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    The effect of the American war, so extremely unsatisfactory to the nation, had now perceptibly reduced the influence of Lord North and his Ministry. Their majorities, which had formerly been four to one, had now fallen to less than two to one; and this process was going rapidly on. The changes in the Cabinet had been considerable, but they had not contributed to reinvigorate it. The removal of Thurlow to the House of Lords had left nobody equal to him in the Commons to contend with such men as Fox, Burke, Barr, and the several others. Wedderburn had taken Thurlow's place as Attorney-General, and Wallace had stepped into Wedderburn's as Solicitor-General. Lord Weymouth, who had held the posts of Secretary of State for the North and South Departments since the death of the Earl of Suffolk, now resigned, and Lord Hillsborough was appointed to the Southern Department, and Lord Stormont to the Northern Department. Neither of these changes was popular. The Duke of Bedford's party had become more and more cool towards Lord North, and in every respect there was a declining power in the Cabinet. It was at variance with itself, and was fast losing the confidence of the public. Lord George Germaine was still retained by the king as Secretary of the Colonies, notwithstanding the disgust he had excited by the unfortunate planning of the expedition of Burgoyne.The conduct of the trades unions excited a great deal of angry feeling amongst the wealthier classes; and the Government were vehemently condemned for not putting down the combination with a strong hand. It was said that the mischief they created was well known; that though their interference with trade, "their atrocious oaths, impious ceremonies, desperate tyranny, and secret assassinations had been brought under their observation," Ministers could not be stirred to any exhibition of energy for the protection of the manufacturer, the workman, or the public. On the 28th of April the Duke of Newcastle had brought the trades unions under the consideration of the House of Lords, and questioned Ministers as to their neglect respecting the disturbances these combinations occasioned. Lord Grey contented himself with a quiet expression of regret for their existence, and of a hope that they would die out if let alone; meanwhile, the Government were ready to put down disorderly meetings. This apparent indifference called forth indignant protests from the Marquis of Londonderry and Lord Eldon. The Lord Chancellor declared that the meetings were illegal, and that they were likely to produce great mischief; adding, "Of all the worst things, and of all the most pernicious devices that could be imagined for the injury of the interests of the working classes, as well as of the interests of the country at large, nothing was half so bad as their existence." He also stated that there could not remain the shadow of a doubt of the justice of the conviction of the Dorchester labourers. Strikes and combinations, however, continued during the summer. At the Chester Assizes, on the 5th of August, two men were indicted for the murder of a manufacturer during a strike in 1831. It appeared on evidence that the deceased had excited the ill feeling of the trades unions of the place, where he had a mill, in which he gave employment to a great number of people. Two of his own workmen had agreed to assassinate him for the sum of 3 6s. 8d. each, paid by the union. They shot him as he was passing through a lane to his mills. Being found guilty, they were executed. On the 18th of the same month the workmen employed by the builders of London struck to the number of 10,000, including the artisans at the Government works. This course was adopted in consequence of a combined declaration of the master-builders, requiring them to abandon their connection with trades unions.The British Ministry adopted the advice most cordially. Lord Liverpool, in the House of Lords, and Lord Castlereagh, in the Commons, on the 6th of April, announced the astounding fact of the escape of Buonaparte, and proposed addresses from both Houses to the Prince Regent, recommending the most energetic measures of co-operation with the Allies now finally to crush this lawless man. Whitbread vehemently opposed this measure, declaring that it was not our business "to commence a new crusade to determine who should fill the throne of France." This was true enough; but it was a truth, in the then temper of the Government or public, which was not likely to be attended to. The addresses were carried in both Houses without any division, and Lord Wellington was nominated to command the forces which should take the field for Great Britain; and these were to amount to no fewer than one hundred and fifty thousand, and to consist of a moderate number of British soldiers, and the rest to be paid Hanoverians, Belgians, Dutch, and Germans. Parliament immediately voted the enormous sum of ninety million pounds for supplies, knowing the vast subsidies which would be required by the Allied monarchs, besides the large sum necessary to pay our own quota of troops.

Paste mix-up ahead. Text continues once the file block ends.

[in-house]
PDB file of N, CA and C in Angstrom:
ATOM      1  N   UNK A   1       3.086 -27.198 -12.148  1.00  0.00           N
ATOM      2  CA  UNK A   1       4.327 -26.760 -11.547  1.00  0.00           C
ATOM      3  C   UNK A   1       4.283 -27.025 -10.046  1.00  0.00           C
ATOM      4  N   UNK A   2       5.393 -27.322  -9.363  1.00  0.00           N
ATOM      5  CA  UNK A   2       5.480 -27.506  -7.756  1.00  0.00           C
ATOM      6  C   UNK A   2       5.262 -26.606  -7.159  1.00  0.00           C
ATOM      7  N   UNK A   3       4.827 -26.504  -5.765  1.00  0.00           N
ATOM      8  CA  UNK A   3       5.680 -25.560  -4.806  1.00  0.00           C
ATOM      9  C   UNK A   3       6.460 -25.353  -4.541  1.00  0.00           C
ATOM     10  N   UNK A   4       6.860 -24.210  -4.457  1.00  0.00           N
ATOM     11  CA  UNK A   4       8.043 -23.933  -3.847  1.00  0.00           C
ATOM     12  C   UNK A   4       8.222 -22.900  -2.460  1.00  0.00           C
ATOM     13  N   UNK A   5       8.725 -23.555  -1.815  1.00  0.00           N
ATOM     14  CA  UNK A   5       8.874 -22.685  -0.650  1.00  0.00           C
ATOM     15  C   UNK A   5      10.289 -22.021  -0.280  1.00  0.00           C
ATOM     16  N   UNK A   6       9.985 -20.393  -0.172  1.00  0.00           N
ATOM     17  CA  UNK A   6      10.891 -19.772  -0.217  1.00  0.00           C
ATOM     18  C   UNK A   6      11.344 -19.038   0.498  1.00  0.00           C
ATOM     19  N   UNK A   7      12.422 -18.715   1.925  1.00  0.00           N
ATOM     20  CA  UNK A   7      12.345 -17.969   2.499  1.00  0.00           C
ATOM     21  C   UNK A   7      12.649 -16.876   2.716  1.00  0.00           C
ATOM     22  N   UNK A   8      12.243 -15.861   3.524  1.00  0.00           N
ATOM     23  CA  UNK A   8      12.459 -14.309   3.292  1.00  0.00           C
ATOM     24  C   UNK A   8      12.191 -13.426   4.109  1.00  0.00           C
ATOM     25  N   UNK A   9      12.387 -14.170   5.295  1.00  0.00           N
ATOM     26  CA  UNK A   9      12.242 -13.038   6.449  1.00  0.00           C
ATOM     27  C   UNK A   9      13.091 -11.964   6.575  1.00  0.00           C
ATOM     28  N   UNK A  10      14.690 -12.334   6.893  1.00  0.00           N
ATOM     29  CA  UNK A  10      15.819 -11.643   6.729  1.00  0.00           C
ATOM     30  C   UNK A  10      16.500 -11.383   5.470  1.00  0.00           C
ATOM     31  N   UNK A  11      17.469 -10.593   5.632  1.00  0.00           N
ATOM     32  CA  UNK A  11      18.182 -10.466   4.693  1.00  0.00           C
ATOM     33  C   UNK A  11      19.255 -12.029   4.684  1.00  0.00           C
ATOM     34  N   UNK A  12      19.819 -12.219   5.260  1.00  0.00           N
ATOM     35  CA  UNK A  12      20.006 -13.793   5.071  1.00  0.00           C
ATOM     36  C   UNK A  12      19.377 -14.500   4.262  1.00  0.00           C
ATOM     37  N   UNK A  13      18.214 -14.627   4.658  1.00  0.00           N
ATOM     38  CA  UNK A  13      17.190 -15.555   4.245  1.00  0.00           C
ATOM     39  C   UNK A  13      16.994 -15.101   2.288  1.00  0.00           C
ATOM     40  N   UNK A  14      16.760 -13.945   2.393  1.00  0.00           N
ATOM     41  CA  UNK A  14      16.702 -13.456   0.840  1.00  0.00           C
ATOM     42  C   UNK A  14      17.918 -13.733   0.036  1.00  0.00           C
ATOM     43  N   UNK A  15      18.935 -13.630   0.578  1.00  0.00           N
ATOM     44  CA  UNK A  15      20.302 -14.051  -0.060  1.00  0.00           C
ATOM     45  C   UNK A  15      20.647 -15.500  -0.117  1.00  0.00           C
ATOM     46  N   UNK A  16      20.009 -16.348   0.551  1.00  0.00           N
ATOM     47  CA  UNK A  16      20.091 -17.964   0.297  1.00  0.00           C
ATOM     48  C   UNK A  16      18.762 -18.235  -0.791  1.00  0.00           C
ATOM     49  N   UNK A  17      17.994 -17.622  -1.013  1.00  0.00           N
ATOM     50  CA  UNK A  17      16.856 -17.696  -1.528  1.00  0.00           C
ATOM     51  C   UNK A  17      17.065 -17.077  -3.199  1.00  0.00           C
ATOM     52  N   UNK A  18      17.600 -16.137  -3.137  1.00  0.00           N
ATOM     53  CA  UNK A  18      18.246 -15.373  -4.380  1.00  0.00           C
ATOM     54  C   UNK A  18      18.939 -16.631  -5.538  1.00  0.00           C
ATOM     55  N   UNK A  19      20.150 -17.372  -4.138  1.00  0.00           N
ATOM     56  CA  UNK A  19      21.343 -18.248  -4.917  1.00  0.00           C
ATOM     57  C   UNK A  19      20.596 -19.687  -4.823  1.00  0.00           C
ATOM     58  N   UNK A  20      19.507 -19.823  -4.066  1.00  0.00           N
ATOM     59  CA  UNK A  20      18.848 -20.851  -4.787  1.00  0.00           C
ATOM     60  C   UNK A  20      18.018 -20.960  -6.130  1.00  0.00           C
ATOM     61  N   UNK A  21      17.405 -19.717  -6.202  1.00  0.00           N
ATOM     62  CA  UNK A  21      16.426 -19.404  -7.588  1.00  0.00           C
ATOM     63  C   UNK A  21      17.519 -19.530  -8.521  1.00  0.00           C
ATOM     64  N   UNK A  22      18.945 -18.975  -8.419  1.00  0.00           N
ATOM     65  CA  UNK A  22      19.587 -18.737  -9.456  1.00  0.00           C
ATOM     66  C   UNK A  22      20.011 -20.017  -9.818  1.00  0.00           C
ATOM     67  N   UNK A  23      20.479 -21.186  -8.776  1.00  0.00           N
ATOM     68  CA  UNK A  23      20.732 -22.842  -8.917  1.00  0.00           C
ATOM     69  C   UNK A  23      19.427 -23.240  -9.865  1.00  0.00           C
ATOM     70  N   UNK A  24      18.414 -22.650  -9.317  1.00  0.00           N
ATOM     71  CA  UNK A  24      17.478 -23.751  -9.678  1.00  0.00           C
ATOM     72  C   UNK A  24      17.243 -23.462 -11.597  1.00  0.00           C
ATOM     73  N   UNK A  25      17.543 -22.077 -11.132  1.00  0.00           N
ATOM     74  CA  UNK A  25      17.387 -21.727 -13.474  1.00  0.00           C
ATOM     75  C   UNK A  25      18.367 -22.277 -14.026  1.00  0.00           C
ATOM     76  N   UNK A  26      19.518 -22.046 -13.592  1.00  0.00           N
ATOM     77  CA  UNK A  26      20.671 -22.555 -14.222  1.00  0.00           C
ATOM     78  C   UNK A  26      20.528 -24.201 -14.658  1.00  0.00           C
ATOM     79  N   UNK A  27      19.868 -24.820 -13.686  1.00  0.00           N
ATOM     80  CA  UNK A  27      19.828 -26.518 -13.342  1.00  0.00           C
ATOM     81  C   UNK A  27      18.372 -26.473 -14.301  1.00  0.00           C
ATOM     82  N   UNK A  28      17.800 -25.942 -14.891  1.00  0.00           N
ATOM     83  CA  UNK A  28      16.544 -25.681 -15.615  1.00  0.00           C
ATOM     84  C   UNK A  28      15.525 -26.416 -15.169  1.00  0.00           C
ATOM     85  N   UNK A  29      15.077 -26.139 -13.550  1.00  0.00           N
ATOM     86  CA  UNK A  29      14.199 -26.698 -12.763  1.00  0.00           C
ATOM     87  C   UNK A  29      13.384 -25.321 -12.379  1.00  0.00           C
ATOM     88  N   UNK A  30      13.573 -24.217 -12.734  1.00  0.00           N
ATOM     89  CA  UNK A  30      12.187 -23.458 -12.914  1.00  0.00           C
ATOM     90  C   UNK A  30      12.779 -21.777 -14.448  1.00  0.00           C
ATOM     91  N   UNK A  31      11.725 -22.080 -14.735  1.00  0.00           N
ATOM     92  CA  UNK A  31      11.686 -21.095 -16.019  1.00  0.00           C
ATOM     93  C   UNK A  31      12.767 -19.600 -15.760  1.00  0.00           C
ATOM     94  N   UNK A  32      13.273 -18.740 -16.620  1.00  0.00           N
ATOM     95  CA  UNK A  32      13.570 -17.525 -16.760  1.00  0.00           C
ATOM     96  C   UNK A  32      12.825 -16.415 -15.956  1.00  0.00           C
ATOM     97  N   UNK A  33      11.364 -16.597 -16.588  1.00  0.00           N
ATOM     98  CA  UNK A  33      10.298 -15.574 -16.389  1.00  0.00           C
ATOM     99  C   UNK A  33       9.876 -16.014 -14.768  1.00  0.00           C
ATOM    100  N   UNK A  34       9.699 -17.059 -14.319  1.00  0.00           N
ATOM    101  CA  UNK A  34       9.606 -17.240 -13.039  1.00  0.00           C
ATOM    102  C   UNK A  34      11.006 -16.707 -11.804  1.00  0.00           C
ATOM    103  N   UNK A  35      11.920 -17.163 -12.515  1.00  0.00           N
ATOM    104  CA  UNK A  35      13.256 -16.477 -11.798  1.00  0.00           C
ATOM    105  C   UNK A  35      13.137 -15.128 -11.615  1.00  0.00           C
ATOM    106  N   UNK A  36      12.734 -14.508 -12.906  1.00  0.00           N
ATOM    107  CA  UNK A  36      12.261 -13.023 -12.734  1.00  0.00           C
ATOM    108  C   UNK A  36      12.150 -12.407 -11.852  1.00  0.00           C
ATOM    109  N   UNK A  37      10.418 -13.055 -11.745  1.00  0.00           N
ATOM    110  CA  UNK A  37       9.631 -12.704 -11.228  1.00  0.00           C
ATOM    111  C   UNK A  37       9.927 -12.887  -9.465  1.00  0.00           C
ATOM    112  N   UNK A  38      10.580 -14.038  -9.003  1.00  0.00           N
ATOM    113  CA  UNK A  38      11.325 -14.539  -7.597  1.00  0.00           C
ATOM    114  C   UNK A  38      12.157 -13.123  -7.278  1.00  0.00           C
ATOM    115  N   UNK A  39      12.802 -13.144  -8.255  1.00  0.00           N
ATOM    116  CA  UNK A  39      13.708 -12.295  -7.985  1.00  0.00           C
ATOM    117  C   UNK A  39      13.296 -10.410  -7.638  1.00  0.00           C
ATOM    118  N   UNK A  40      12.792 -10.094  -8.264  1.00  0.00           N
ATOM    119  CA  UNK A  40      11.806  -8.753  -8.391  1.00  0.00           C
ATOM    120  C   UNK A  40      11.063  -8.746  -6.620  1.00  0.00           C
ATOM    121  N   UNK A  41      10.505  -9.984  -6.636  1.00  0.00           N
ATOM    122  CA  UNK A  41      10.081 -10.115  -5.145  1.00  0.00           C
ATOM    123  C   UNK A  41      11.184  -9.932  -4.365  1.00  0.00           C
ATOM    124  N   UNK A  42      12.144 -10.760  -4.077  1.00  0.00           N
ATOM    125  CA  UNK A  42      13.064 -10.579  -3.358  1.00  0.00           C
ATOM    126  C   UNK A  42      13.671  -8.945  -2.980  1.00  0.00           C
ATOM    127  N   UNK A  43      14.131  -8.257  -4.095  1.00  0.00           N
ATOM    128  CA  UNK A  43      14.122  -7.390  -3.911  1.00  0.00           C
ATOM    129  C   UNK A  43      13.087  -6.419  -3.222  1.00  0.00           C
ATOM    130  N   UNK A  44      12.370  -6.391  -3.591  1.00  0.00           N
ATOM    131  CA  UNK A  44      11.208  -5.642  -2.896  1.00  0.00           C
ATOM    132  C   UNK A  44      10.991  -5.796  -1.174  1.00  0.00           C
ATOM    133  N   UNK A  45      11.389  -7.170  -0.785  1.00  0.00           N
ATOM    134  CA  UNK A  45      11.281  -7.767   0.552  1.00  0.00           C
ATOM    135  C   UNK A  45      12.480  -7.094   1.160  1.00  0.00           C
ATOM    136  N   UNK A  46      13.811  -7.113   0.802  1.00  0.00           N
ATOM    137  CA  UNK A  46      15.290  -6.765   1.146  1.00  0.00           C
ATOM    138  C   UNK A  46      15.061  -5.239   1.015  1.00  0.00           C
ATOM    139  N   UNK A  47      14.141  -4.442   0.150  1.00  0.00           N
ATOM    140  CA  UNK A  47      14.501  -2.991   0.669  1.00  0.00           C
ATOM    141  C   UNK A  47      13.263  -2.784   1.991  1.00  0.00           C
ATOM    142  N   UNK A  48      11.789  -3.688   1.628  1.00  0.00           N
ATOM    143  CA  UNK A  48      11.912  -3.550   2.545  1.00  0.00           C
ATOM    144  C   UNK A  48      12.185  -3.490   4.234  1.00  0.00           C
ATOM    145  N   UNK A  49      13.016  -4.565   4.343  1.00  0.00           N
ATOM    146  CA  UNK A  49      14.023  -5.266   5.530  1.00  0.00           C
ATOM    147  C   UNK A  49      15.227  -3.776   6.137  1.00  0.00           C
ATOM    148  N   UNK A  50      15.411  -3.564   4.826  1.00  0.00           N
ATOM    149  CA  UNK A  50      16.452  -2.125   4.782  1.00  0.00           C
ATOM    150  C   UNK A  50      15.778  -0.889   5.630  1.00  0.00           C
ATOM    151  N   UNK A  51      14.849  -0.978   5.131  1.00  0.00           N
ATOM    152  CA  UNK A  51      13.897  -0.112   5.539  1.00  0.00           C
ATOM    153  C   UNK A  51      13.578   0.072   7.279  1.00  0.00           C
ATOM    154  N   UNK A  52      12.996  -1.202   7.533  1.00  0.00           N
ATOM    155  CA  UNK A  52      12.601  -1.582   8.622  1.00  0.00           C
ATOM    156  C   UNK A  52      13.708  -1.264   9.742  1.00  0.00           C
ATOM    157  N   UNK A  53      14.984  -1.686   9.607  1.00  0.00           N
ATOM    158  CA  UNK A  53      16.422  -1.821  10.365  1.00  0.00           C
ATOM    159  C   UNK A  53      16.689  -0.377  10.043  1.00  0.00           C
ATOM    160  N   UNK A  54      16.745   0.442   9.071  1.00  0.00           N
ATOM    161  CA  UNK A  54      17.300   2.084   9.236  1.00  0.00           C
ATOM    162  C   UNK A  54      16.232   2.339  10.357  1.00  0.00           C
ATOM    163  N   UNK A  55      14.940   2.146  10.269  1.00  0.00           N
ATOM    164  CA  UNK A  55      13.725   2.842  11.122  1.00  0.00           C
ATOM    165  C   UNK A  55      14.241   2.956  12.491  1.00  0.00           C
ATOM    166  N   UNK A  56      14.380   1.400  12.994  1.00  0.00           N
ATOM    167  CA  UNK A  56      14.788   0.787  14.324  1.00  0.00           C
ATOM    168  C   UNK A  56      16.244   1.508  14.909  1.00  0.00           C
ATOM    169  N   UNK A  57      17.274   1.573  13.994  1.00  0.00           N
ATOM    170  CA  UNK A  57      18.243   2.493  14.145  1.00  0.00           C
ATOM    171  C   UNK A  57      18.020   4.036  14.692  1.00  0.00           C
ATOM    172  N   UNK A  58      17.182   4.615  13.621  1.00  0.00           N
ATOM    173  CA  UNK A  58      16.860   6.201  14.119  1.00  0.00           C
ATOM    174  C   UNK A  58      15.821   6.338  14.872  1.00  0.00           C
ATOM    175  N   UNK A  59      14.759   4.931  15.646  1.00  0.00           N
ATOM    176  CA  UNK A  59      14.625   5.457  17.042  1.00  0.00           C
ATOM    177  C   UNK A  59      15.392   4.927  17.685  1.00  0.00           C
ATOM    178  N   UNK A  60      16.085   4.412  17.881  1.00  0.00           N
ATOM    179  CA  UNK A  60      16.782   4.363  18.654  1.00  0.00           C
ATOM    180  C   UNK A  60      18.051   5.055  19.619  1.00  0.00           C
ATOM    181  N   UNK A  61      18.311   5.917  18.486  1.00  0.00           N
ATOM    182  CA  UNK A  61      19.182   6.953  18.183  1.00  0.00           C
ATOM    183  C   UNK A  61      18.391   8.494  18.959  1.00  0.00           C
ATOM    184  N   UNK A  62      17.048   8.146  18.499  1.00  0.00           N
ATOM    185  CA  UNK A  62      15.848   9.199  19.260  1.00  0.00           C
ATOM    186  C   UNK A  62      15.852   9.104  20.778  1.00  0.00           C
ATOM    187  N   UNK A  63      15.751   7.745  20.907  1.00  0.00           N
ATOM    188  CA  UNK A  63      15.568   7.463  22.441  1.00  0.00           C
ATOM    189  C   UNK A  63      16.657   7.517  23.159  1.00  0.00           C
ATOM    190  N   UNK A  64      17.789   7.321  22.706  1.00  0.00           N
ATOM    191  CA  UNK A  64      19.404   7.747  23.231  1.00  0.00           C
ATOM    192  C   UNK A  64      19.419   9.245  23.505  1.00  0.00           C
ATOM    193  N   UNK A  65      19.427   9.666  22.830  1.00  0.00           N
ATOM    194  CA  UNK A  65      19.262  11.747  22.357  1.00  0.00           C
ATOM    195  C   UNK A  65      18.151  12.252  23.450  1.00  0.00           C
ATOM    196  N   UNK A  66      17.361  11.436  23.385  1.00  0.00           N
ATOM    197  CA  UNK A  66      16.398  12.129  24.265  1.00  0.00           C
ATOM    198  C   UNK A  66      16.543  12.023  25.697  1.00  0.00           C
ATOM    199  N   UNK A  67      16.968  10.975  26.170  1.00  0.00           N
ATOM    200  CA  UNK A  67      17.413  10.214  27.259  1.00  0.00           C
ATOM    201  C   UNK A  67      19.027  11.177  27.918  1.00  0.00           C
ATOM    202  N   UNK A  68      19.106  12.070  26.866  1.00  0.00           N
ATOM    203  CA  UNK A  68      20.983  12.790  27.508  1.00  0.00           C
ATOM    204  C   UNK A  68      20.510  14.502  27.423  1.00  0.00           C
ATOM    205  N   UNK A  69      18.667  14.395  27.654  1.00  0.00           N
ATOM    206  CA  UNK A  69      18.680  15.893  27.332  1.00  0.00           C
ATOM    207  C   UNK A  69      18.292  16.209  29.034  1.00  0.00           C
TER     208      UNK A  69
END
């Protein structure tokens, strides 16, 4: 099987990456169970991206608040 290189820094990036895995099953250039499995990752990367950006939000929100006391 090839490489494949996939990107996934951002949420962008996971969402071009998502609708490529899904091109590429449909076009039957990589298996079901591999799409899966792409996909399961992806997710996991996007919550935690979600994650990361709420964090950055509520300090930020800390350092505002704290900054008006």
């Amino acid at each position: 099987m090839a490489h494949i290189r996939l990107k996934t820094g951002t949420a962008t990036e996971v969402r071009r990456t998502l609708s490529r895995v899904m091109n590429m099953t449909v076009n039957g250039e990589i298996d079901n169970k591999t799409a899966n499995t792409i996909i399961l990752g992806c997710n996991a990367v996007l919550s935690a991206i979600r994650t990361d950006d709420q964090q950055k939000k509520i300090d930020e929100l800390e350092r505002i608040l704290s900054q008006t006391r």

Matters were at this pass when Lord Wellington, who had heard of the attack, at his headquarters at Lezaco, two days before, came galloping up on the morning of the 27th. He found Soult only two leagues from Pampeluna, and saw him so near that he could plainly discern his features. Wellington caused his own presence to be announced to his two bodies of troops, and they answered the announcement with loud cheers. That day the troops of Soult were pushed backwards by a regiment of the Irish, and a body of Spanish infantry, at the point of the bayonet. The next day, the 28th, the French were driven down still farther. On the 29th both armies rested, but on the 30th the fight was renewed with fury; but Picton and Dalhousie, being sent across the mountains in opposite directions, managed to turn both flanks of Soult, and the French fled precipitately as far as Olaque. There the pursuing troops fell in with the right of the French, which[60] had been worsted by Hill. In the darkness the French continued their flight, and the next morning were found in full retreat for France. The British gave chase, and made many prisoners, taking much baggage. These battles, which have been named "The Battles of the Pyrenees," Wellington describes as some of the most severe that he ever saw. He states the loss of the British in killed at one thousand five hundred, but in killed and wounded at six thousand. The French, he says, admitted that they had lost fifteen thousand men, and he therefore gave them credit for the loss being much more. On one occasion Wellington surprised Soult, and had so laid his plans for surrounding him that he felt sure of capturing him; but three drunken British soldiers, rambling carelessly beyond the outposts, were taken, and let out the secret of Wellington being hidden close at hand, behind the rocks, and thus saved the French commander. A second time he was saved by the Spanish generals, Longa and Barcenas, not being at their posts in a narrow defile near St. Estevan, where he could only pass by a slender bridge. Still the British were at his heels, and committed dreadful havoc on his troops in this pass. On the 2nd of August there was a fresh encounter with Soult's forces near the town of Echalar, where they were again beaten, and driven from a lofty mountain called Ivantelly. Soult retired behind the Bidassoa, and concentrated his routed forces; and Wellington, having once more cleared the passes of the Pyrenees of the French, gave his army some rest, after nine days of incessant and arduous action, where they could look out over the plains of France, which they were ere long to traverse. But the army had not much rest here. The French made determined efforts to raise the siege of San Sebastian, while Wellington was as active in endeavouring to force Pampeluna to capitulate. Unfortunately he had still scarcely any proper men or tools for siege-work. He had long urged on the Government the formation of companies of sappers and miners. But, after eighteen months, they had formed only one company, whilst, as Wellington informed the Government, there was no French corps d'arme which had not a battalion of them. This first British company of sappers and miners came out on the 19th of August, and were immediately set to work. Sir George Collier sent his sailors to assist, and on the 31st Wellington considered that he had made sufficient breach for storming. But that morning Soult sent across the Bidassoa a strong body of French to attack the besiegers. These were met by a division of eight thousand Spaniards, who allowed the French to ascend the heights of San Marcial, on which they were posted, and then, with a shout, charged with the bayonet down hill, at which sight the French instantly broke, and ran for it. They were pursued to the river, in which many plunged, and were drowned. In the afternoon Soult sent over again fifteen thousand men, having put across a pontoon bridge. These, under the eye and encouragement of Lord Wellington, were charged again by the Spaniards, and routed as before; many again rushing into the river, and the rest, crushing upon the bridge, broke it down, and perished in great numbers also. The Portuguese troops likewise met and defeated another detachment of French, who had come by another way. These were supported by British troops, under General Inglis, and with the same result. Wellington was highly delighted to see the Spaniards thus, at length, doing justice to their native valour under British discipline, and praised them warmly. Soult is said to have lost two thousand men.